Feeds
75%
Apple MacBook Pro 13in with Retina display

Apple MacBook Pro 13in Retina display review

Exorbitant eye candy, anyone?

  • alert
  • submit to reddit

Intelligent flash storage arrays

When I reviewed the latest version of the 13in MacBook Pro just a few months ago, it seemed to me that Apple was getting a bit complacent. The mid-2012 update did gain a new Ivy Bridge processor, but the modest speedbump that this produced no longer justified the MacBook’s starting price of £999 – especially with classy new Ultrabooks such as HP’s Spectre XT selling for £899.

Apple MacBook Pro 13in with Retina display

New gear's resolution: Apple's MacBook Pro 13in with Retina Display

In contrast, the 15in version of the MacBook Pro released at the same time got itself a major overhaul, sporting a slimmer, lighter design and becoming the first Mac to sport an eyeball-gasmic Retina display. It was clearly only a matter of time before the 13in model got the Retina treatment too. Indeed, the new 13in MacBook Pro With Retina Display finally delivers the upgrade that we should have got five months ago – along with yet another hefty price increase.

Like its 15in counterpart, the display is very impressive. Even at 13.3in, it delivers a resolution of 2560 x 1600, which is a little lower than the 2880 x 1800 of its 15in counterpart. To put this into context from a desktop perspective, it’s still higher than the 2560 x 1440 resolution of the 27in screen that I use for Photoshop work in my office.

Apple MacBook Pro 13in with Retina display

The 15in and 13in MacBook Pro models with Retina displays

The image is quite luxurious – pinpoint sharp, with rich, bold colours, and the IPS panel ensures that the image stays bright and clear through a viewing angle that is pretty close to Apple’s claimed 178-degrees. You can even read text clearly from way out to one side, so smooth and sharp is the font rendering on the Retina display.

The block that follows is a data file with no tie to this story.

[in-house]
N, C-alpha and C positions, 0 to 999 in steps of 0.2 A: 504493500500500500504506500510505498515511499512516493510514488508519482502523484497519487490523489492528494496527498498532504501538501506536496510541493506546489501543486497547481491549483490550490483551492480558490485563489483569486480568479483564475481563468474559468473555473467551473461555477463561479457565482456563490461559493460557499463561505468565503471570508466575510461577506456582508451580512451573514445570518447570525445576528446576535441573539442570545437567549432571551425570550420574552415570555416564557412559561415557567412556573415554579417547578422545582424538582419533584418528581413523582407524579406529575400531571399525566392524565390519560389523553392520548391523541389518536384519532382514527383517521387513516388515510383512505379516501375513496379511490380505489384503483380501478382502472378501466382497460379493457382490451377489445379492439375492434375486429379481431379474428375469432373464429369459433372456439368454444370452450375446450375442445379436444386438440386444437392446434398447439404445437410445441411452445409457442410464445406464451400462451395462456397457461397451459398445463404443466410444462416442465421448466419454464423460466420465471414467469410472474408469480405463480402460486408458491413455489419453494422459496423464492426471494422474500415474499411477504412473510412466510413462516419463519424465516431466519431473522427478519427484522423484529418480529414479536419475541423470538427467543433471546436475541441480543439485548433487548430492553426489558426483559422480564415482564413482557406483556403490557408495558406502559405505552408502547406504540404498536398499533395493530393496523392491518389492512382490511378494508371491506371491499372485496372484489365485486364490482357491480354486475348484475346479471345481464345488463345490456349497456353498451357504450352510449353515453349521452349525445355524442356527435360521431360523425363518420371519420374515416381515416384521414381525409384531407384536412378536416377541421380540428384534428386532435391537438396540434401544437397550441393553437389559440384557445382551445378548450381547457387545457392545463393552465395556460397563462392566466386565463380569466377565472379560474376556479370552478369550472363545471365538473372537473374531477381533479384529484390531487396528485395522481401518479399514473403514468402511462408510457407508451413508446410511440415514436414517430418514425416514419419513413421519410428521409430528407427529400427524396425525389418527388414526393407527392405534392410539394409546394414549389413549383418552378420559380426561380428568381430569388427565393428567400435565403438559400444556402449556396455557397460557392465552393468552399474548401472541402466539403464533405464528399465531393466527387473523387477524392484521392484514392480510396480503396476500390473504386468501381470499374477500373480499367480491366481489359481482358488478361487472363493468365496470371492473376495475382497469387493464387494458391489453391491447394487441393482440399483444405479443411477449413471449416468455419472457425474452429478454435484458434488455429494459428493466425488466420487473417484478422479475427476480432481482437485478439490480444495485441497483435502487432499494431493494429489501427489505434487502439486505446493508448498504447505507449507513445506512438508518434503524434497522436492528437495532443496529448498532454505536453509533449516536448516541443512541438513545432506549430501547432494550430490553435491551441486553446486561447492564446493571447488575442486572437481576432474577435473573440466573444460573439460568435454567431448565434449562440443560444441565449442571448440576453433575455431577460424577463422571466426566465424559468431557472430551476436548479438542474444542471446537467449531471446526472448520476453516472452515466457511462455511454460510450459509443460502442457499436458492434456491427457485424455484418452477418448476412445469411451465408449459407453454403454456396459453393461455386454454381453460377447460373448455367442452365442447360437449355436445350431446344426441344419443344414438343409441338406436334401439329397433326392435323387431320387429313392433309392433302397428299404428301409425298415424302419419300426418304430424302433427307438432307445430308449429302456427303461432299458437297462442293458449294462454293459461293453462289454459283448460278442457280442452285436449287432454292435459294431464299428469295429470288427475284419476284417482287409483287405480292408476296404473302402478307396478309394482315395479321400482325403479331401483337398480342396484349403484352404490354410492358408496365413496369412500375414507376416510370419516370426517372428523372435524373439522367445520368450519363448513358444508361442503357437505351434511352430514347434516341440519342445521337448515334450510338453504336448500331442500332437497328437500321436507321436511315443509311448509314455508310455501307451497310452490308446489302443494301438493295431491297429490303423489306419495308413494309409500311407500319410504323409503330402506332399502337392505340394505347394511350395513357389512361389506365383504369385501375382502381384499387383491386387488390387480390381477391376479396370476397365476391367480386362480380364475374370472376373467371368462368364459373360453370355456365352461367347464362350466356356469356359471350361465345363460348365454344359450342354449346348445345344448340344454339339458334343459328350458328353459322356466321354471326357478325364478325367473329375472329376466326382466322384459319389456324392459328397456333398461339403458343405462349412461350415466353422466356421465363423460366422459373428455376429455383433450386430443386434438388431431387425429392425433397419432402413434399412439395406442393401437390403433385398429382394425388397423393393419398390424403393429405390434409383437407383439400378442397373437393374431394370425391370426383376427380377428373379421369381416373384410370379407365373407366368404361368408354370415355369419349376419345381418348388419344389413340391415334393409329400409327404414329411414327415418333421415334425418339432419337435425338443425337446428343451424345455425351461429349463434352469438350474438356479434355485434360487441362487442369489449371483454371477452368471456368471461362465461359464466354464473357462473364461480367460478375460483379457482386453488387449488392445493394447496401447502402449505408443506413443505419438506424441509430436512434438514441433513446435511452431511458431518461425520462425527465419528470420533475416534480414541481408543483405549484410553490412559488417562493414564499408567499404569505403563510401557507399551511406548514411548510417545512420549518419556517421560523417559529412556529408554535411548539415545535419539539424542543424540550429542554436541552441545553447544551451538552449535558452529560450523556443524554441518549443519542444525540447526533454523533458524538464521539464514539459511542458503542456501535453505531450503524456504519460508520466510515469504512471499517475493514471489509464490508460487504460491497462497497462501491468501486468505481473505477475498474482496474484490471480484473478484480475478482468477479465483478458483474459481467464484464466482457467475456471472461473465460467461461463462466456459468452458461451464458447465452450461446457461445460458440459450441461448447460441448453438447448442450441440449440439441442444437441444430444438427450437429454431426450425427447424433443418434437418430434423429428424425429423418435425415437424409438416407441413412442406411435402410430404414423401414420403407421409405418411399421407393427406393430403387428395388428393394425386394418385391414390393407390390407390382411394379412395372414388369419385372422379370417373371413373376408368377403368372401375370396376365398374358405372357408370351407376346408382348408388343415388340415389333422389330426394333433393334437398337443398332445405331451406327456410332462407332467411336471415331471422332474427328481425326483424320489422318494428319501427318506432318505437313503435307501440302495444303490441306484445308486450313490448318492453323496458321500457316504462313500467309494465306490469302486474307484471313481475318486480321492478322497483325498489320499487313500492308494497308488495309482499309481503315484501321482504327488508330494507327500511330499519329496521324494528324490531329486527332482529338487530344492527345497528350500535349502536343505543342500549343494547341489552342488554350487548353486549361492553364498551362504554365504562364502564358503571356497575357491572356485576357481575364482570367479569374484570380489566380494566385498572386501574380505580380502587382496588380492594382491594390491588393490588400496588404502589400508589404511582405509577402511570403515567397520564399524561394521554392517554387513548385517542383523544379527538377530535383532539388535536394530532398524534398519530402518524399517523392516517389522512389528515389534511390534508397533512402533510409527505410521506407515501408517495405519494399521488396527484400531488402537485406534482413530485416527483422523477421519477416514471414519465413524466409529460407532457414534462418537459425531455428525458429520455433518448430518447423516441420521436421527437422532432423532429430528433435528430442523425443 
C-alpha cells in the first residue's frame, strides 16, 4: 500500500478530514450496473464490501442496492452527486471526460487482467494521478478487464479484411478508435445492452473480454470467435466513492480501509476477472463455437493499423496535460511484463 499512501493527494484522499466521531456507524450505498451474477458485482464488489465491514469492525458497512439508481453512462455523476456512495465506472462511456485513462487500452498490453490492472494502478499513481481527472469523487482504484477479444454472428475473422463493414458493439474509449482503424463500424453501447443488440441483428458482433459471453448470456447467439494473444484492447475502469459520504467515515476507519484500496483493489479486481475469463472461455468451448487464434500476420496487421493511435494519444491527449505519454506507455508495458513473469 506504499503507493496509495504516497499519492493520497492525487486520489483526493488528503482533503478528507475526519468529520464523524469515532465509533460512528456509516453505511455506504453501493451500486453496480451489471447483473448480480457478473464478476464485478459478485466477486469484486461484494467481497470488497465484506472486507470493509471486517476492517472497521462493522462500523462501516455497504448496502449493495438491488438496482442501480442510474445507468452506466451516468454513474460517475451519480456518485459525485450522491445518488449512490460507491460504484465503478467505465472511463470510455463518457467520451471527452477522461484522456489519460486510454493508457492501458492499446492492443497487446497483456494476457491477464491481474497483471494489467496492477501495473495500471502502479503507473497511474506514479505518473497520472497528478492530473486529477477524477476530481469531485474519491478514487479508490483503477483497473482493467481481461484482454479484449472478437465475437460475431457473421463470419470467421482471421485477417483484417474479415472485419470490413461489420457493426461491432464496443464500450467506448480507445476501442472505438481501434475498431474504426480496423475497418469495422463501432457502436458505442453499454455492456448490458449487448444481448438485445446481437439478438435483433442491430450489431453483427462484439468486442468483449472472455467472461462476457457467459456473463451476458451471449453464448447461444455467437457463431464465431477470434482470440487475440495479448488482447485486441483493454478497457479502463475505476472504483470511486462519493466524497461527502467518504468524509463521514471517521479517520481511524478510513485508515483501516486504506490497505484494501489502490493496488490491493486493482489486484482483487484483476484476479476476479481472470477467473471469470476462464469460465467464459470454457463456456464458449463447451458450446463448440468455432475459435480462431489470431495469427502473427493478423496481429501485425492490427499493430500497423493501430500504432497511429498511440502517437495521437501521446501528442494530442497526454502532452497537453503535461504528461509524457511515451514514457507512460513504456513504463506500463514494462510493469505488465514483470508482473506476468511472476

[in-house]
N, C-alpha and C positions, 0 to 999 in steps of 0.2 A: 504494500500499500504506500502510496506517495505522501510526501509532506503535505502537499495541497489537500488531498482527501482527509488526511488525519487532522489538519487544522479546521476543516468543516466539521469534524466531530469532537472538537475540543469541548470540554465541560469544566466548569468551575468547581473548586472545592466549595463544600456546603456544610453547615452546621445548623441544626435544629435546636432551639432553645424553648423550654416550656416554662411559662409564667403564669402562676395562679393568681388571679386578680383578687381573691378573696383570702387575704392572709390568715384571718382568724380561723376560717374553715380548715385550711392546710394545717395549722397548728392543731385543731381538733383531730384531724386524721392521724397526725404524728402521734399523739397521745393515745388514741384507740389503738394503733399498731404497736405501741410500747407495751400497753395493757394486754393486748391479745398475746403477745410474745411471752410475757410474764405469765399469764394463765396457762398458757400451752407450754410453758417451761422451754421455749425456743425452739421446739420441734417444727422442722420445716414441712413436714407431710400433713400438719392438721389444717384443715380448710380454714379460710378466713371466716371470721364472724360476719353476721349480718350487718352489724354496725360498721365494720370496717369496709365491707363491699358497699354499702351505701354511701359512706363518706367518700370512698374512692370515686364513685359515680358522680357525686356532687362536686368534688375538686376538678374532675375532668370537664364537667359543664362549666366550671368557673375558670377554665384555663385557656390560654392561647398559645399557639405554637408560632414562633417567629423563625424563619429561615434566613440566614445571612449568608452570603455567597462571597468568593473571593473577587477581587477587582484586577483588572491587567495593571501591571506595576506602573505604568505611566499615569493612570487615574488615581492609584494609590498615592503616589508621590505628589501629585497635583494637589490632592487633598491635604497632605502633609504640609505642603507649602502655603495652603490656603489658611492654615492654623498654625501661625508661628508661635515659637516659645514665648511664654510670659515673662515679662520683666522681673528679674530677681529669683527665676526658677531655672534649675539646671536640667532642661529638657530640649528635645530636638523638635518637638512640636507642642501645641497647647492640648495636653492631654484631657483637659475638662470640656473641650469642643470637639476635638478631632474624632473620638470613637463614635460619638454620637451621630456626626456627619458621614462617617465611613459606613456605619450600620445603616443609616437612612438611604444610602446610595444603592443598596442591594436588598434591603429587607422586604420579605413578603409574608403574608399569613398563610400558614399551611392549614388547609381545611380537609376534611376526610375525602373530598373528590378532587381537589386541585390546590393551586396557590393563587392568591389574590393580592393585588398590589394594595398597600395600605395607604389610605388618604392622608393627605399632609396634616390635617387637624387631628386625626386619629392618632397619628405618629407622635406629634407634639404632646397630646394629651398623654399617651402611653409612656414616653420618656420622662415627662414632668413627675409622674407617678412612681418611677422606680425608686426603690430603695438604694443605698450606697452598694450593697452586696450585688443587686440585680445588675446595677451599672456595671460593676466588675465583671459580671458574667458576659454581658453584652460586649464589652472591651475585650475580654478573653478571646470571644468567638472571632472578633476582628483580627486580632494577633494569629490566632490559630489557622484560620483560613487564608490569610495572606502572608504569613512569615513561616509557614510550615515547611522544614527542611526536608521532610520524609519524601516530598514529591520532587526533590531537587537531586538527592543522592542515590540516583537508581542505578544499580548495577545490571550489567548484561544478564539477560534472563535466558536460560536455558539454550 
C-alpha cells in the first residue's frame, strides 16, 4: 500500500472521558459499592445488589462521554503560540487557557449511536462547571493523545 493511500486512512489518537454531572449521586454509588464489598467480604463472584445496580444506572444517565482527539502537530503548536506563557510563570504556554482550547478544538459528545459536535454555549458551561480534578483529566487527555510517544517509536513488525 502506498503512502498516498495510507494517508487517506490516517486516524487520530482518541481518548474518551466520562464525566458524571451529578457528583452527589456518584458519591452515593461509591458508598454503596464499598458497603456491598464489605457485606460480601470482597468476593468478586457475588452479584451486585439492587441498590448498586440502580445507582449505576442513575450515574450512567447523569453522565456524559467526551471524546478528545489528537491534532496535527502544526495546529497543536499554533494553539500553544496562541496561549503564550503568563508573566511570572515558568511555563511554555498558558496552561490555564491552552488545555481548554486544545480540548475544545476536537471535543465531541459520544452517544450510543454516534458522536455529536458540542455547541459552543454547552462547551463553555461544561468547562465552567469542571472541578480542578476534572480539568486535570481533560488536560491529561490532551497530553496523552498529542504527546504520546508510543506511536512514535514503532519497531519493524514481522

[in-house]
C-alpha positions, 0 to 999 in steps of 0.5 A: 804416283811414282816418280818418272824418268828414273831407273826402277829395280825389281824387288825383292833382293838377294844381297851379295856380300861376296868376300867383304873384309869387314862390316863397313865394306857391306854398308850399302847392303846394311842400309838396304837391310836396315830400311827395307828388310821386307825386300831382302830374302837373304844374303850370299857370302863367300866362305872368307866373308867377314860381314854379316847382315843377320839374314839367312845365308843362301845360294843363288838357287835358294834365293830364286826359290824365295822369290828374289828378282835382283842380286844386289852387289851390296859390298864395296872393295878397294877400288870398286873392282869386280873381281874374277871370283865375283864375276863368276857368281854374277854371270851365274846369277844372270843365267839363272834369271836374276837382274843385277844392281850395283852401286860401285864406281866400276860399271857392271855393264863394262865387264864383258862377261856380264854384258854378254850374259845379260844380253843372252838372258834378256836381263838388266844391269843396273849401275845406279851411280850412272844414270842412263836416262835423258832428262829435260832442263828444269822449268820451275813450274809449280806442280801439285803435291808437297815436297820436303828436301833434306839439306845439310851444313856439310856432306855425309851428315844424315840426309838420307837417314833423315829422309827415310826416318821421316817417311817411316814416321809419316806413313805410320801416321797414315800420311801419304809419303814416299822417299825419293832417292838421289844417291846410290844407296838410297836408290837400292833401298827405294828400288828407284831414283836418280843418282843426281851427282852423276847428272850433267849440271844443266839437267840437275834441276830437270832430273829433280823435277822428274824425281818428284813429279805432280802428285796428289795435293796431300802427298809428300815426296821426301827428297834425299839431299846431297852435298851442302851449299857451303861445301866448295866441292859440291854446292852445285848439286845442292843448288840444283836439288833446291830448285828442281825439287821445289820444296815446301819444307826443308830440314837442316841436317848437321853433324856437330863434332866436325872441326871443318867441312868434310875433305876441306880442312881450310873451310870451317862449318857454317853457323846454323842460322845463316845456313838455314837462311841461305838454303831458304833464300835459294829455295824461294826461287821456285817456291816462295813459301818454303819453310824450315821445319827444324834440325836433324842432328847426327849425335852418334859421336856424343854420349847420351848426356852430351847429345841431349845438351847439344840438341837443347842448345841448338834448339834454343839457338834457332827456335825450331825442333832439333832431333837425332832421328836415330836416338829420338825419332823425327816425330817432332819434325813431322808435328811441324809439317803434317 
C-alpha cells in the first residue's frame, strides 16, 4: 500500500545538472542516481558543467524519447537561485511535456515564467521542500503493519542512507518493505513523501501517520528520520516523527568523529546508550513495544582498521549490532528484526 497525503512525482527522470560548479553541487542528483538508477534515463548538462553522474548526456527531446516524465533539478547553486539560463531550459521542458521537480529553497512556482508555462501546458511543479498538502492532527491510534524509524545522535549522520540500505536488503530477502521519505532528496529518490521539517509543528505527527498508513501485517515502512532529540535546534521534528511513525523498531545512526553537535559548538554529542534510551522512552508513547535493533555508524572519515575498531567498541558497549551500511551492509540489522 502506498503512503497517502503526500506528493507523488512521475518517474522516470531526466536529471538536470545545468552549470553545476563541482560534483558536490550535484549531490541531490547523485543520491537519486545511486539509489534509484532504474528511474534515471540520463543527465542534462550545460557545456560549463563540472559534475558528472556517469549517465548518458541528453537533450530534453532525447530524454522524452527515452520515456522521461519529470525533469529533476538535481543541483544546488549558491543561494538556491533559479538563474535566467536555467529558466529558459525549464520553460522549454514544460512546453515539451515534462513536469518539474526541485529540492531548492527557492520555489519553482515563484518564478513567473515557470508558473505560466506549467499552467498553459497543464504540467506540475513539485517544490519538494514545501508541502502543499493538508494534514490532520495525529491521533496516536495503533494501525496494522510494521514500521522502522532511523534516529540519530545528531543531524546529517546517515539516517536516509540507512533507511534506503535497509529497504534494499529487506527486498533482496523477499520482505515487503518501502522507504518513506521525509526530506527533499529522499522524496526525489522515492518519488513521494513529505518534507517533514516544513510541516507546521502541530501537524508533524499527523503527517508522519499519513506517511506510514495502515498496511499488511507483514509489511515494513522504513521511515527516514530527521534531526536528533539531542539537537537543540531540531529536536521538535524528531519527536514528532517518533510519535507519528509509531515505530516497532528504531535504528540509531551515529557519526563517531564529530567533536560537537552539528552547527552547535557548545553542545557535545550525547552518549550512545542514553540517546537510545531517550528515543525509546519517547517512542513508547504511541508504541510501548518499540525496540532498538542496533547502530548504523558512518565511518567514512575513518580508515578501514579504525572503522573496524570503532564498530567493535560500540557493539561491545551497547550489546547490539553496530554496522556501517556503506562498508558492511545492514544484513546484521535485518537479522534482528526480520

And, like its 15in brother, this model does the same scaling trick that allows it to ‘look like’ a lower resolution display by adjusting the size of text and icons to enhance visibility for those of us that don’t have high-definition eyeballs.

Apple MacBook Pro 13in with Retina display

Wakes from sleep before you get the lid fully open

I was also pleased to see that the screen isn’t as reflective as it used to be. It still has a glossy finish, but in an office environment, the glare and reflection from the overhead lighting was noticeably reduced and less annoying. It’ll be terrific for browsing through your photo collection or watching movies and TV programmes.

Choosing a cloud hosting partner with confidence

Next page: Slipped disk

More from The Register

next story
Official: European members prefer to fondle Apple iPads
Only 7 of 50 parliamentarians plump for Samsung Galaxy S
Fujitsu CTO: We'll be 3D-printing tech execs in 15 years
Fleshy techie disses network neutrality, helmet-less motorcyclists
Space Commanders rebel as Elite:Dangerous kills offline mode
Frontier cops an epic kicking in its own forums ahead of December revival
Intel's LAME DUCK mobile chips gobbled by CASH COW
Chipzilla won't have money-losing mobe unit to kick about anymore
prev story

Whitepapers

Choosing cloud Backup services
Demystify how you can address your data protection needs in your small- to medium-sized business and select the best online backup service to meet your needs.
Getting started with customer-focused identity management
Learn why identity is a fundamental requirement to digital growth, and how without it there is no way to identify and engage customers in a meaningful way.
5 critical considerations for enterprise cloud backup
Key considerations when evaluating cloud backup solutions to ensure adequate protection security and availability of enterprise data.
High Performance for All
While HPC is not new, it has traditionally been seen as a specialist area – is it now geared up to meet more mainstream requirements?
How to simplify SSL certificate management
Simple steps to take control of SSL certificates across the enterprise, and recommendations centralizing certificate management throughout their lifecycle.